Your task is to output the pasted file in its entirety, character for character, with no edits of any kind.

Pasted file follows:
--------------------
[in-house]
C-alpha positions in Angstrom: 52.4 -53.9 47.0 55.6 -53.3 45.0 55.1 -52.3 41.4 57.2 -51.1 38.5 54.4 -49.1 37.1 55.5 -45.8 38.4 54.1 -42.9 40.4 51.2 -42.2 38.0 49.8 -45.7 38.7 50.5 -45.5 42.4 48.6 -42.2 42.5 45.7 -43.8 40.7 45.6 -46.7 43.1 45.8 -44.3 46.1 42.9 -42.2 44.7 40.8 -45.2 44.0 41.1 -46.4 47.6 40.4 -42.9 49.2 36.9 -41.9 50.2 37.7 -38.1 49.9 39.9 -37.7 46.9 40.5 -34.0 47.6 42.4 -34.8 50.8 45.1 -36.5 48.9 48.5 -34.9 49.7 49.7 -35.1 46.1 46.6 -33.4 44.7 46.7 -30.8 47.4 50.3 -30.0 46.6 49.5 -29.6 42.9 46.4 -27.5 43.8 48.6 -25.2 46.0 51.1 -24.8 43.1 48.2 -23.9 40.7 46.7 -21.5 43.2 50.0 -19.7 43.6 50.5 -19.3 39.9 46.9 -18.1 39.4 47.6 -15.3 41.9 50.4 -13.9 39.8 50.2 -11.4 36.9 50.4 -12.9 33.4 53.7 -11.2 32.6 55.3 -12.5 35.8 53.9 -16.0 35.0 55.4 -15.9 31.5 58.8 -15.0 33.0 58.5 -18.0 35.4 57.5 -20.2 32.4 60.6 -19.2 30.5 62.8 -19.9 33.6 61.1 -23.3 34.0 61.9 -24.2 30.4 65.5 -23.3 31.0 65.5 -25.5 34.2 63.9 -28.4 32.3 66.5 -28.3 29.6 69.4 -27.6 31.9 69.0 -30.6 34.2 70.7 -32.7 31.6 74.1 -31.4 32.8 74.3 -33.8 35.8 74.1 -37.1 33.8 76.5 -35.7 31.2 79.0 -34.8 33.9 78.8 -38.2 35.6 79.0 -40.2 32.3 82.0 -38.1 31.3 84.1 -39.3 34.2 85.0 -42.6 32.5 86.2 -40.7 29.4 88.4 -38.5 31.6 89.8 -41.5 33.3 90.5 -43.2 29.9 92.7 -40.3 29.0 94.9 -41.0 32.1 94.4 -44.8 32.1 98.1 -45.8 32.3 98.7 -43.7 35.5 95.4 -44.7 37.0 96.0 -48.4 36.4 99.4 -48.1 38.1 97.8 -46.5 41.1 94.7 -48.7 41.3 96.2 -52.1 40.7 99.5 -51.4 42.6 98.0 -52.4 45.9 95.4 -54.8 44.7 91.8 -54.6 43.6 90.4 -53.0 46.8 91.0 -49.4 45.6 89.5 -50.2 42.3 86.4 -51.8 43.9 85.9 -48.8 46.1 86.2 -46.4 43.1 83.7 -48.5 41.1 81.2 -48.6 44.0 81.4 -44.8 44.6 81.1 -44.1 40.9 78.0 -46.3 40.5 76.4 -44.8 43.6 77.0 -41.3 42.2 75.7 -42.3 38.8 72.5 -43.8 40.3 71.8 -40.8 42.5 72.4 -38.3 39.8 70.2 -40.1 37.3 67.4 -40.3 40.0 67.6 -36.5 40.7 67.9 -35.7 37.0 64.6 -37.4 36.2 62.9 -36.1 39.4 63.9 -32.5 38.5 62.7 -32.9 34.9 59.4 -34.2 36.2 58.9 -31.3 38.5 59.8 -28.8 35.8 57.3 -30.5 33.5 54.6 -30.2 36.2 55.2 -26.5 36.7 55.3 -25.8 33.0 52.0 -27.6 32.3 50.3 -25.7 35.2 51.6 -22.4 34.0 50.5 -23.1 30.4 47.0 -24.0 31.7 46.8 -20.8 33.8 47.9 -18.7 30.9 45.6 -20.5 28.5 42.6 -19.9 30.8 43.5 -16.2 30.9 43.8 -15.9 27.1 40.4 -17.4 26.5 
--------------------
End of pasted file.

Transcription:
[in-house]
C-alpha positions in Angstrom: 52.4 -53.9 47.0 55.6 -53.3 45.0 55.1 -52.3 41.4 57.2 -51.1 38.5 54.4 -49.1 37.1 55.5 -45.8 38.4 54.1 -42.9 40.4 51.2 -42.2 38.0 49.8 -45.7 38.7 50.5 -45.5 42.4 48.6 -42.2 42.5 45.7 -43.8 40.7 45.6 -46.7 43.1 45.8 -44.3 46.1 42.9 -42.2 44.7 40.8 -45.2 44.0 41.1 -46.4 47.6 40.4 -42.9 49.2 36.9 -41.9 50.2 37.7 -38.1 49.9 39.9 -37.7 46.9 40.5 -34.0 47.6 42.4 -34.8 50.8 45.1 -36.5 48.9 48.5 -34.9 49.7 49.7 -35.1 46.1 46.6 -33.4 44.7 46.7 -30.8 47.4 50.3 -30.0 46.6 49.5 -29.6 42.9 46.4 -27.5 43.8 48.6 -25.2 46.0 51.1 -24.8 43.1 48.2 -23.9 40.7 46.7 -21.5 43.2 50.0 -19.7 43.6 50.5 -19.3 39.9 46.9 -18.1 39.4 47.6 -15.3 41.9 50.4 -13.9 39.8 50.2 -11.4 36.9 50.4 -12.9 33.4 53.7 -11.2 32.6 55.3 -12.5 35.8 53.9 -16.0 35.0 55.4 -15.9 31.5 58.8 -15.0 33.0 58.5 -18.0 35.4 57.5 -20.2 32.4 60.6 -19.2 30.5 62.8 -19.9 33.6 61.1 -23.3 34.0 61.9 -24.2 30.4 65.5 -23.3 31.0 65.5 -25.5 34.2 63.9 -28.4 32.3 66.5 -28.3 29.6 69.4 -27.6 31.9 69.0 -30.6 34.2 70.7 -32.7 31.6 74.1 -31.4 32.8 74.3 -33.8 35.8 74.1 -37.1 33.8 76.5 -35.7 31.2 79.0 -34.8 33.9 78.8 -38.2 35.6 79.0 -40.2 32.3 82.0 -38.1 31.3 84.1 -39.3 34.2 85.0 -42.6 32.5 86.2 -40.7 29.4 88.4 -38.5 31.6 89.8 -41.5 33.3 90.5 -43.2 29.9 92.7 -40.3 29.0 94.9 -41.0 32.1 94.4 -44.8 32.1 98.1 -45.8 32.3 98.7 -43.7 35.5 95.4 -44.7 37.0 96.0 -48.4 36.4 99.4 -48.1 38.1 97.8 -46.5 41.1 94.7 -48.7 41.3 96.2 -52.1 40.7 99.5 -51.4 42.6 98.0 -52.4 45.9 95.4 -54.8 44.7 91.8 -54.6 43.6 90.4 -53.0 46.8 91.0 -49.4 45.6 89.5 -50.2 42.3 86.4 -51.8 43.9 85.9 -48.8 46.1 86.2 -46.4 43.1 83.7 -48.5 41.1 81.2 -48.6 44.0 81.4 -44.8 44.6 81.1 -44.1 40.9 78.0 -46.3 40.5 76.4 -44.8 43.6 77.0 -41.3 42.2 75.7 -42.3 38.8 72.5 -43.8 40.3 71.8 -40.8 42.5 72.4 -38.3 39.8 70.2 -40.1 37.3 67.4 -40.3 40.0 67.6 -36.5 40.7 67.9 -35.7 37.0 64.6 -37.4 36.2 62.9 -36.1 39.4 63.9 -32.5 38.5 62.7 -32.9 34.9 59.4 -34.2 36.2 58.9 -31.3 38.5 59.8 -28.8 35.8 57.3 -30.5 33.5 54.6 -30.2 36.2 55.2 -26.5 36.7 55.3 -25.8 33.0 52.0 -27.6 32.3 50.3 -25.7 35.2 51.6 -22.4 34.0 50.5 -23.1 30.4 47.0 -24.0 31.7 46.8 -20.8 33.8 47.9 -18.7 30.9 45.6 -20.5 28.5 42.6 -19.9 30.8 43.5 -16.2 30.9 43.8 -15.9 27.1 40.4 -17.4 26.5 